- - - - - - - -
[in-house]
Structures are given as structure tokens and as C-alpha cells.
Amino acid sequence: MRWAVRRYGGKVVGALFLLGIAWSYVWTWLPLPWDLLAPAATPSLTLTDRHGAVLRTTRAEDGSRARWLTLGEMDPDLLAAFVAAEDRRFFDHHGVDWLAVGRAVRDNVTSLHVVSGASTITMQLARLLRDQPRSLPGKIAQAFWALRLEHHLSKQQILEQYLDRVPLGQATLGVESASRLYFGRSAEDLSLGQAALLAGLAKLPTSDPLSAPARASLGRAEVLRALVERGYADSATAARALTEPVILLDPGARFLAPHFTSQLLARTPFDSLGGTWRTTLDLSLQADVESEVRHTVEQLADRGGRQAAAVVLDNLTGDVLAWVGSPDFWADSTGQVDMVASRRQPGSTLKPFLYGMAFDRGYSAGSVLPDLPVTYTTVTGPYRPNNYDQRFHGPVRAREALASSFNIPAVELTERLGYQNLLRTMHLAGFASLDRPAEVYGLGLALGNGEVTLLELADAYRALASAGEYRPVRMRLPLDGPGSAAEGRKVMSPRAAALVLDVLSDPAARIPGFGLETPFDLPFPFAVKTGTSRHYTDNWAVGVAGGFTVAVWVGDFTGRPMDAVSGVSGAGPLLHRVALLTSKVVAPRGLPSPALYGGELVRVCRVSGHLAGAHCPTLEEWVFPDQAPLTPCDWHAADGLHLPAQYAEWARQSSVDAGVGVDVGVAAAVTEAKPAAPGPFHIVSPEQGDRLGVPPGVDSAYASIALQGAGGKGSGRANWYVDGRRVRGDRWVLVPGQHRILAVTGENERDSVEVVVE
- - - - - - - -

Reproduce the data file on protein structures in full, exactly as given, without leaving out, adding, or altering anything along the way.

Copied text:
[in-house]
Structures are given as structure tokens and as C-alpha cells.
Amino acid sequence: MRWAVRRYGGKVVGALFLLGIAWSYVWTWLPLPWDLLAPAATPSLTLTDRHGAVLRTTRAEDGSRARWLTLGEMDPDLLAAFVAAEDRRFFDHHGVDWLAVGRAVRDNVTSLHVVSGASTITMQLARLLRDQPRSLPGKIAQAFWALRLEHHLSKQQILEQYLDRVPLGQATLGVESASRLYFGRSAEDLSLGQAALLAGLAKLPTSDPLSAPARASLGRAEVLRALVERGYADSATAARALTEPVILLDPGARFLAPHFTSQLLARTPFDSLGGTWRTTLDLSLQADVESEVRHTVEQLADRGGRQAAAVVLDNLTGDVLAWVGSPDFWADSTGQVDMVASRRQPGSTLKPFLYGMAFDRGYSAGSVLPDLPVTYTTVTGPYRPNNYDQRFHGPVRAREALASSFNIPAVELTERLGYQNLLRTMHLAGFASLDRPAEVYGLGLALGNGEVTLLELADAYRALASAGEYRPVRMRLPLDGPGSAAEGRKVMSPRAAALVLDVLSDPAARIPGFGLETPFDLPFPFAVKTGTSRHYTDNWAVGVAGGFTVAVWVGDFTGRPMDAVSGVSGAGPLLHRVALLTSKVVAPRGLPSPALYGGELVRVCRVSGHLAGAHCPTLEEWVFPDQAPLTPCDWHAADGLHLPAQYAEWARQSSVDAGVGVDVGVAAAVTEAKPAAPGPFHIVSPEQGDRLGVPPGVDSAYASIALQGAGGKGSGRANWYVDGRRVRGDRWVLVPGQHRILAVTGENERDSVEVVVE